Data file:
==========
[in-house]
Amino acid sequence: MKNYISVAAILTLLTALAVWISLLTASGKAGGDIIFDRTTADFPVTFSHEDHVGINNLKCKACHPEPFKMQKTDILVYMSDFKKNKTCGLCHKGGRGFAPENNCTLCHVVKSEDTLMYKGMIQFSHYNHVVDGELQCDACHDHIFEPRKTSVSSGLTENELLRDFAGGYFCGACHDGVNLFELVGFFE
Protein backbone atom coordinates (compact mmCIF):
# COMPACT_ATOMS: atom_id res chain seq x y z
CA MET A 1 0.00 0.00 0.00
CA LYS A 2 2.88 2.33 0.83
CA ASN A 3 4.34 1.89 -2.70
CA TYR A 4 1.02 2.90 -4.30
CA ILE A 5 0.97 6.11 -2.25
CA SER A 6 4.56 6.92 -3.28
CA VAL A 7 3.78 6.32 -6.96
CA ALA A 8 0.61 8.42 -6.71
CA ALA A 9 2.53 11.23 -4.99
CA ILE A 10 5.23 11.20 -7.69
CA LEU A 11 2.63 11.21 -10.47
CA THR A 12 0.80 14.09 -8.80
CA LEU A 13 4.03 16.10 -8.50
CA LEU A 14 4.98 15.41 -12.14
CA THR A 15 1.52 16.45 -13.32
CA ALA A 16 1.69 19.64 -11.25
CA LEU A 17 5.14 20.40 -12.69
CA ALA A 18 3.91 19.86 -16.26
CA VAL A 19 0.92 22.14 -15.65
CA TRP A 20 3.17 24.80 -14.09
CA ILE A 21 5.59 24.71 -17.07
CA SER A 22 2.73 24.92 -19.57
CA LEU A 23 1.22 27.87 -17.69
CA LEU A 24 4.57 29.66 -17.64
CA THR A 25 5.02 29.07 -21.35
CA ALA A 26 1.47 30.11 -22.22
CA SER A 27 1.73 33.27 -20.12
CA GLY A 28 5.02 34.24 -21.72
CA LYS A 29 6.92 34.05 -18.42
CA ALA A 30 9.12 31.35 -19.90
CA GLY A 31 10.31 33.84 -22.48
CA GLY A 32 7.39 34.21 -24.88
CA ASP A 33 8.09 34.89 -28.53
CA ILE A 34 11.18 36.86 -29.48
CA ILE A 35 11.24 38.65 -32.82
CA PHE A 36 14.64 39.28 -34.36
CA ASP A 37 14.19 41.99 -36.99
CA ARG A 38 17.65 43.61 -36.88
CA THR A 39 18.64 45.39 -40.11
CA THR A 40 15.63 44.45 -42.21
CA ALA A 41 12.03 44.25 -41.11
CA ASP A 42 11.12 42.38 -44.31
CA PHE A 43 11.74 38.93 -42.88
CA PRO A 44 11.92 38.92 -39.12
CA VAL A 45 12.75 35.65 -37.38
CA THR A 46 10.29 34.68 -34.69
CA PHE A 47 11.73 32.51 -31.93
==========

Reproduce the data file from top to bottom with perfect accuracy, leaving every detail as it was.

[in-house]
Amino acid sequence: MKNYISVAAILTLLTALAVWISLLTASGKAGGDIIFDRTTADFPVTFSHEDHVGINNLKCKACHPEPFKMQKTDILVYMSDFKKNKTCGLCHKGGRGFAPENNCTLCHVVKSEDTLMYKGMIQFSHYNHVVDGELQCDACHDHIFEPRKTSVSSGLTENELLRDFAGGYFCGACHDGVNLFELVGFFE
Protein backbone atom coordinates (compact mmCIF):
# COMPACT_ATOMS: atom_id res chain seq x y z
CA MET A 1 0.00 0.00 0.00
CA LYS A 2 2.88 2.33 0.83
CA ASN A 3 4.34 1.89 -2.70
CA TYR A 4 1.02 2.90 -4.30
CA ILE A 5 0.97 6.11 -2.25
CA SER A 6 4.56 6.92 -3.28
CA VAL A 7 3.78 6.32 -6.96
CA ALA A 8 0.61 8.42 -6.71
CA ALA A 9 2.53 11.23 -4.99
CA ILE A 10 5.23 11.20 -7.69
CA LEU A 11 2.63 11.21 -10.47
CA THR A 12 0.80 14.09 -8.80
CA LEU A 13 4.03 16.10 -8.50
CA LEU A 14 4.98 15.41 -12.14
CA THR A 15 1.52 16.45 -13.32
CA ALA A 16 1.69 19.64 -11.25
CA LEU A 17 5.14 20.40 -12.69
CA ALA A 18 3.91 19.86 -16.26
CA VAL A 19 0.92 22.14 -15.65
CA TRP A 20 3.17 24.80 -14.09
CA ILE A 21 5.59 24.71 -17.07
CA SER A 22 2.73 24.92 -19.57
CA LEU A 23 1.22 27.87 -17.69
CA LEU A 24 4.57 29.66 -17.64
CA THR A 25 5.02 29.07 -21.35
CA ALA A 26 1.47 30.11 -22.22
CA SER A 27 1.73 33.27 -20.12
CA GLY A 28 5.02 34.24 -21.72
CA LYS A 29 6.92 34.05 -18.42
CA ALA A 30 9.12 31.35 -19.90
CA GLY A 31 10.31 33.84 -22.48
CA GLY A 32 7.39 34.21 -24.88
CA ASP A 33 8.09 34.89 -28.53
CA ILE A 34 11.18 36.86 -29.48
CA ILE A 35 11.24 38.65 -32.82
CA PHE A 36 14.64 39.28 -34.36
CA ASP A 37 14.19 41.99 -36.99
CA ARG A 38 17.65 43.61 -36.88
CA THR A 39 18.64 45.39 -40.11
CA THR A 40 15.63 44.45 -42.21
CA ALA A 41 12.03 44.25 -41.11
CA ASP A 42 11.12 42.38 -44.31
CA PHE A 43 11.74 38.93 -42.88
CA PRO A 44 11.92 38.92 -39.12
CA VAL A 45 12.75 35.65 -37.38
CA THR A 46 10.29 34.68 -34.69
CA PHE A 47 11.73 32.51 -31.93